sat 21/04/2018

Crazy For You, Open Air Theatre, Regent's Park | reviews, news & interviews

Crazy For You, Open Air Theatre, Regent's Park

Crazy For You, Open Air Theatre, Regent's Park

A larky evening of Gershwin amidst London's lockdown

Ruthie Henshall re-dux? Clare Foster brings a supple soprano to 'Crazy For You' alfrescoAll images by Tristam Kenton

"Drop that long face," we're urged during the end of the giddy Regent's Park revival of Crazy For You, and if ever there were a time for such sentiments, it came during the lockdown that London remained under during the all too aptly cloud-filled evening that saw the Open Air Theatre not quite full. Nor was it lost on many spectators that the glorious George and Ira Gershwin score was giddily filling a night air punctuated at regular intervals by the distant (or maybe not) sound of sirens.

But Timothy Sheader's production exerts its own siren song that functions as an escapist tonic inseparable from why we love musicals in the first place. Ken Ludwig's George and Ira Gershwin rewrite, first seen on Broadway in 1992 and the West End a year later, was never the most sophisticated entertainment, and it wouldn't be served by the sense of reappraisal that Sheader brought (not entirely successfully) to his Olivier Award-winning Into the Woods at this address last year. This piece is pretty much what it is.

On its own terms, though, the show delights throughout, barring some padding in the second act that includes a silly number - "Stiff Upper Lip" - whose faux-Anglicisms seem even more daft in England. (The song seems pitched at an American tourist market wanting life after Me and My Girl.) Look elsewhere, not least at Stephen Mear's exhilarating dances and the triple threat that is Broadway performer Sean Palmer in the leading role of banker-turned-hoofer Bobby Child, and you'll surely find that things are looking up. As a Gershwin song lyric once again puts it.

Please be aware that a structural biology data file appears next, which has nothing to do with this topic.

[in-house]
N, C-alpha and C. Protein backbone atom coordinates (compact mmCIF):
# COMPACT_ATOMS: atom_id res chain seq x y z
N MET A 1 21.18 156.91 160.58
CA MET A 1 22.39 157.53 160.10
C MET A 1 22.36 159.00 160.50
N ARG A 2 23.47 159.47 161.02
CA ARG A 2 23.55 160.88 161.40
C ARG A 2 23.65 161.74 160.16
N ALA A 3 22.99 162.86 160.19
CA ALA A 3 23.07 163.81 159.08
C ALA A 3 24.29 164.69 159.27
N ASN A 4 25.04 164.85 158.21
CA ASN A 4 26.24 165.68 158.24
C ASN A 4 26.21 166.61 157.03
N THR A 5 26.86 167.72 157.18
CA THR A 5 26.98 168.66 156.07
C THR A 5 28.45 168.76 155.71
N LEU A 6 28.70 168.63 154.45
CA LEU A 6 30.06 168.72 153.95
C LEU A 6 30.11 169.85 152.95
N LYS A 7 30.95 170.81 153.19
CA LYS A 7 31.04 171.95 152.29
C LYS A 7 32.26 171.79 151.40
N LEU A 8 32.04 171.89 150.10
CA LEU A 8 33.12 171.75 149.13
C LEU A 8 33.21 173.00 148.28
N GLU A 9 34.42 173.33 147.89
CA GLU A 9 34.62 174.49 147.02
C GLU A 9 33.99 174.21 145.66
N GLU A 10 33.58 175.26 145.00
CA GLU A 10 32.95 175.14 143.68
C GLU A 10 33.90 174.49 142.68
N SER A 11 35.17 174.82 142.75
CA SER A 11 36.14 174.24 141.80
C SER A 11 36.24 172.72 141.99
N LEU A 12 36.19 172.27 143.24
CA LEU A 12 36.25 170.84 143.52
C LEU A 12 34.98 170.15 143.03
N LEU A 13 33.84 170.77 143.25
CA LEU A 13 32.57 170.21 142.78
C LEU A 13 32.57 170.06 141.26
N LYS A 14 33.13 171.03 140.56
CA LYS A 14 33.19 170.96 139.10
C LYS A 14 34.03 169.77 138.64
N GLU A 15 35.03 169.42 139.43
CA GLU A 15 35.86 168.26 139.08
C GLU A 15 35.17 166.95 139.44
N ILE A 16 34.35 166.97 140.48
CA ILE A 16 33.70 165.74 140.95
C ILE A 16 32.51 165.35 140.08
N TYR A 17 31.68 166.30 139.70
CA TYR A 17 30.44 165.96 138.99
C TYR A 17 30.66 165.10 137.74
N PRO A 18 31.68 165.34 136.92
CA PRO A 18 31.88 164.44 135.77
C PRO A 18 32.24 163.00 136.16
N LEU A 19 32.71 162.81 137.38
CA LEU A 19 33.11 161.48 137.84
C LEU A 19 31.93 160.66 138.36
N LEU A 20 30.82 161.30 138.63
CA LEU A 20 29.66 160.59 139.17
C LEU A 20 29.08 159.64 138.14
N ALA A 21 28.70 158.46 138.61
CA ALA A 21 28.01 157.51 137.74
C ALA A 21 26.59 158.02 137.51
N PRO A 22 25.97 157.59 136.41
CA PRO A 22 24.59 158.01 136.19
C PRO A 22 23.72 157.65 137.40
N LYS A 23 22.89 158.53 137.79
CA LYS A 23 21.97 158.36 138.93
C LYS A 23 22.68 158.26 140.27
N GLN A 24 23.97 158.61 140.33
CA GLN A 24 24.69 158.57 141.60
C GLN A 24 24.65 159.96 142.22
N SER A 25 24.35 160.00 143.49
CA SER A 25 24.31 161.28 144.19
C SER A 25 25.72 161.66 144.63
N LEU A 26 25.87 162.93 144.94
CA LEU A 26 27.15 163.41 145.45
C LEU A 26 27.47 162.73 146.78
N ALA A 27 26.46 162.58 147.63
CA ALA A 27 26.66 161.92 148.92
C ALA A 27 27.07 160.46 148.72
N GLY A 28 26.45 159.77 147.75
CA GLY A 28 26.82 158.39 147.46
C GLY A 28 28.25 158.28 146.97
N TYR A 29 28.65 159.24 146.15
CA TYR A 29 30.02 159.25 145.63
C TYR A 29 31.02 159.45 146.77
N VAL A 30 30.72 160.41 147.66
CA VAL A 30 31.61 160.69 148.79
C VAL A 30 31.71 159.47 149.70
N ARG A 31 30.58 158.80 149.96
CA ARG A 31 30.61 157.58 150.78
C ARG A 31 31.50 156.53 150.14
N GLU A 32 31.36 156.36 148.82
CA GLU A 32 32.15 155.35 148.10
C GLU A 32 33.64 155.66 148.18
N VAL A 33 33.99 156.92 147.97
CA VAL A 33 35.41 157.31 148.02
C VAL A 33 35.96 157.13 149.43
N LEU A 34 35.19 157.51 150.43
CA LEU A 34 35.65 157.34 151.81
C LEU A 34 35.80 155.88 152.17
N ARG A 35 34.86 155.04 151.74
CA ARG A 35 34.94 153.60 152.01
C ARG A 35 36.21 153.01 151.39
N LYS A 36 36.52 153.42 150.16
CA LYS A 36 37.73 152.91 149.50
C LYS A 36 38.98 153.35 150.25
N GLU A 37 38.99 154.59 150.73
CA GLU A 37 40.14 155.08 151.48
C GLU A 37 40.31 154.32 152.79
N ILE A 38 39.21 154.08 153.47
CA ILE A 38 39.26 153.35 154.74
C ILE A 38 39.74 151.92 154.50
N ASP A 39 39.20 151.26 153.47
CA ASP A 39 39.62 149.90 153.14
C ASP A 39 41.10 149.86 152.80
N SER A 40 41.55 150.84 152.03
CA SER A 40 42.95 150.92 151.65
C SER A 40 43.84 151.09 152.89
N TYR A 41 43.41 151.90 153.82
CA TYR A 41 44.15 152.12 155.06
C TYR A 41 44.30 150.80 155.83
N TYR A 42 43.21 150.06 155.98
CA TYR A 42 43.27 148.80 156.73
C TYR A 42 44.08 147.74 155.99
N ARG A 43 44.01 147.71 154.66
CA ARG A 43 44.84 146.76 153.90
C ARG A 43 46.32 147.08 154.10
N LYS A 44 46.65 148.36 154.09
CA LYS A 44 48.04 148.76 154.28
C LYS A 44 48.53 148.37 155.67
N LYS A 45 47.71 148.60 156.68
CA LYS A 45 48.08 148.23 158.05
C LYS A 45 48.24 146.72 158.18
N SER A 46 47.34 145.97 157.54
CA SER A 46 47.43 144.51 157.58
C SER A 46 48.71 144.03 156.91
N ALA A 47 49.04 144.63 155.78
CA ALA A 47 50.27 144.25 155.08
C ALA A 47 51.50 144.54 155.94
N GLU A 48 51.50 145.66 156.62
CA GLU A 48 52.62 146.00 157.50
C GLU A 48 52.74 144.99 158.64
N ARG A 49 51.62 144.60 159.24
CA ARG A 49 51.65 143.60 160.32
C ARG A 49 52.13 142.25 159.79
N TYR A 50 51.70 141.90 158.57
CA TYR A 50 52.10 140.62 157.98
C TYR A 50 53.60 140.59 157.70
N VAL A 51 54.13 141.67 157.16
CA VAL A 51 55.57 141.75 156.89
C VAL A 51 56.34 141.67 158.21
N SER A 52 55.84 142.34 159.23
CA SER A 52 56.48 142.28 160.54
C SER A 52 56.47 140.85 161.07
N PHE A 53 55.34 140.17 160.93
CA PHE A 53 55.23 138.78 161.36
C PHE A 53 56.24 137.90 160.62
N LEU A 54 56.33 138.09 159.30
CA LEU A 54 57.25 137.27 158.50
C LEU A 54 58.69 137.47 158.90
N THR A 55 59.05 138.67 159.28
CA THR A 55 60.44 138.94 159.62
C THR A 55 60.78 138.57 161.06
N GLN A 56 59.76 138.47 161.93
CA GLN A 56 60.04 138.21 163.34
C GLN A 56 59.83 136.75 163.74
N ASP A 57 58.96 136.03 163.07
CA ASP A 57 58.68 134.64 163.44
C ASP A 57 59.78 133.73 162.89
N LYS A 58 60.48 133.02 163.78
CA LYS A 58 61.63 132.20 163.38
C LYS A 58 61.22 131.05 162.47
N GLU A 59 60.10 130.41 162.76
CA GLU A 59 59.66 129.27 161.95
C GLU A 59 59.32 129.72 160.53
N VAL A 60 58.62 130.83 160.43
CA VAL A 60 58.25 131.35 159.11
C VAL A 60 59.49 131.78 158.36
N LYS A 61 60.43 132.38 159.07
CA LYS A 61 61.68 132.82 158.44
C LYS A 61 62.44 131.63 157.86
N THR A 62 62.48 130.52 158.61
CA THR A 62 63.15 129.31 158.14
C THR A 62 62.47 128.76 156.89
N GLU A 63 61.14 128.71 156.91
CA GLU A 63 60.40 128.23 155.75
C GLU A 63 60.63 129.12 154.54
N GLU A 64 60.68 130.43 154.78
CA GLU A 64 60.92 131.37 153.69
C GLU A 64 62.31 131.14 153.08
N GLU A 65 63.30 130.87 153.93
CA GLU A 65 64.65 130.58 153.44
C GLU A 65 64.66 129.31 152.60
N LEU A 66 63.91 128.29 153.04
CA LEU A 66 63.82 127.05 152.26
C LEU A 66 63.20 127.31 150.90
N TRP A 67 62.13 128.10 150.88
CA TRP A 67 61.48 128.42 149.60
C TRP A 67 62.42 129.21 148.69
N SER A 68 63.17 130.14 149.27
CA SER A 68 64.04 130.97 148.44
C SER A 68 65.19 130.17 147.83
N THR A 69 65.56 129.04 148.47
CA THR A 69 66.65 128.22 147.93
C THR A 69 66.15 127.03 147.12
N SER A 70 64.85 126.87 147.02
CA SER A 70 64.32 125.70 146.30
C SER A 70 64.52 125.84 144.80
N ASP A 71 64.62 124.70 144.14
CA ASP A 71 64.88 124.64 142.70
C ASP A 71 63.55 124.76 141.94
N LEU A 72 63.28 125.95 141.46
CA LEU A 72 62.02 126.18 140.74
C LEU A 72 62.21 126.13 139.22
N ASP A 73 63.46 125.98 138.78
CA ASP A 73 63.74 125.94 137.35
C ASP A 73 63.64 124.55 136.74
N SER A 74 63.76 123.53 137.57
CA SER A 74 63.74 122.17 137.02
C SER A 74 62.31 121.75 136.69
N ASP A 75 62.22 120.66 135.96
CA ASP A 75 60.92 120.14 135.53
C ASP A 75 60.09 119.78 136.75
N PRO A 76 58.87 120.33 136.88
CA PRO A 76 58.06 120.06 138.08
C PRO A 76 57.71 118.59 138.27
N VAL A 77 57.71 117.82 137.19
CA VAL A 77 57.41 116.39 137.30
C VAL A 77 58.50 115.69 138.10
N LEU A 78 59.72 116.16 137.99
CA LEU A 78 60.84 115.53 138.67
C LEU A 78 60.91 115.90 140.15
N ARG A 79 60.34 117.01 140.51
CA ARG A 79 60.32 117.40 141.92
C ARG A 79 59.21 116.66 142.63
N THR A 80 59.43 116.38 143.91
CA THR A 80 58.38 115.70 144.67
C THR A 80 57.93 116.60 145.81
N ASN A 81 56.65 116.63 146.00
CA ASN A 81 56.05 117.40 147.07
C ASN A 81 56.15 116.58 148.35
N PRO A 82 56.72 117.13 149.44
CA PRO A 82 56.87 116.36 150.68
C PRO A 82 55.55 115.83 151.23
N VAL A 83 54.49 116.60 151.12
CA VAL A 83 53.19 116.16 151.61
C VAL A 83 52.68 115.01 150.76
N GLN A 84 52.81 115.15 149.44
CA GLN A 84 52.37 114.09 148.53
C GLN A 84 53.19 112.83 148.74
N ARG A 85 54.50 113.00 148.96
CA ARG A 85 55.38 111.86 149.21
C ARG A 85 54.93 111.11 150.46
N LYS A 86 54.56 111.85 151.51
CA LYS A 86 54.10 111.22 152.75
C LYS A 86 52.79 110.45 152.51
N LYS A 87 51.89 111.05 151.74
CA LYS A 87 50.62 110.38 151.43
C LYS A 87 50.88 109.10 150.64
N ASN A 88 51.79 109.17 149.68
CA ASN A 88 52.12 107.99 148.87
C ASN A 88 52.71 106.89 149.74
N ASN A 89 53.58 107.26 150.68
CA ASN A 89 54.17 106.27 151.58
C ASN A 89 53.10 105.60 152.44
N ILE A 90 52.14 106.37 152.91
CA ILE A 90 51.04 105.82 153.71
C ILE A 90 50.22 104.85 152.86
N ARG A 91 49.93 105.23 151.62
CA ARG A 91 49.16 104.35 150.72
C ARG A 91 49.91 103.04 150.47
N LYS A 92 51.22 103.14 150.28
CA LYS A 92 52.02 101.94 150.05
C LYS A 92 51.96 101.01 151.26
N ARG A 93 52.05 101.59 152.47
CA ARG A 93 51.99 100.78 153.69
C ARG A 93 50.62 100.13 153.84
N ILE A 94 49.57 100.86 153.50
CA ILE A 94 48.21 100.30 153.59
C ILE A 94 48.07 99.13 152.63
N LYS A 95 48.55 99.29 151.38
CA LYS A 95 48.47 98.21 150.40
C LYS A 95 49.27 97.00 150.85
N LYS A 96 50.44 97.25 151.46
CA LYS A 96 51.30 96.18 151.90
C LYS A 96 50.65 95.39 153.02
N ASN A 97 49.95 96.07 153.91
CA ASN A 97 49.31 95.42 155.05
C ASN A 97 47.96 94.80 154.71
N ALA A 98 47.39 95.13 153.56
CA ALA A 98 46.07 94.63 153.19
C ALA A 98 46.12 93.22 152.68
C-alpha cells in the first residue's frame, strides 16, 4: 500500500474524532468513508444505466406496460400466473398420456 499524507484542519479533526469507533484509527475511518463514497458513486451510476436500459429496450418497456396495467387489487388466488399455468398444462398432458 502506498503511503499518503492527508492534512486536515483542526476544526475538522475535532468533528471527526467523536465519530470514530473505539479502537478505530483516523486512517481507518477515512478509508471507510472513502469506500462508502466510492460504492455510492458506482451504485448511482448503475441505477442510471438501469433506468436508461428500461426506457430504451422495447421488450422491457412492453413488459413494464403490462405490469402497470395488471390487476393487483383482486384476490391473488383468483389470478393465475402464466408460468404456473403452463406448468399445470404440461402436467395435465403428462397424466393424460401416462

There's something sweet about a show positing the power of the theatre having a comparable effect on us as it does on the good, if occasionally gormless, folk of Deadrock, the Nevada outpost to which Bobby is dispatched by his termagant of a mum (Harriet Thorpe, wonderful) to foreclose on the town's lone, luckless playhouse. Instead, before you can say Andy Hardy, Bobby has fallen for the theatre owner's emotionally reluctant daughter, Polly (Clare Foster), and is putting on a show, which includes disguising himself as the florid New York-based impresario Bela Zangler - little aware that the actual Zangler is on his own way out west, as well; in that role, David Burt suggests Tim Curry crossed with another Bela, namely Lugosi.

Lend Me a Tenor follows more or less this show's same mistaken-identity blueprint, the difference being that Ludwig's book is wedded to a lustrous Gershwin score so packed with goodies that it can afford to tease us throughout with "Stairway to Paradise" without ever actually delivering that number in full. Instead, we get shimmering ballads, a drunken comic duet for the rival Belas, and all manner of opportunities for Mear to cut loose in ways that honor choreographer Susan Stroman's wildly acclaimed original dances while refashioning them here for a leggy female chorus, all of whom sound like Betty Boop, and a male contingent of deliberately slow-thinking if eventually high-stepping yokels. (Tellingly, they first appear bearing cacti!)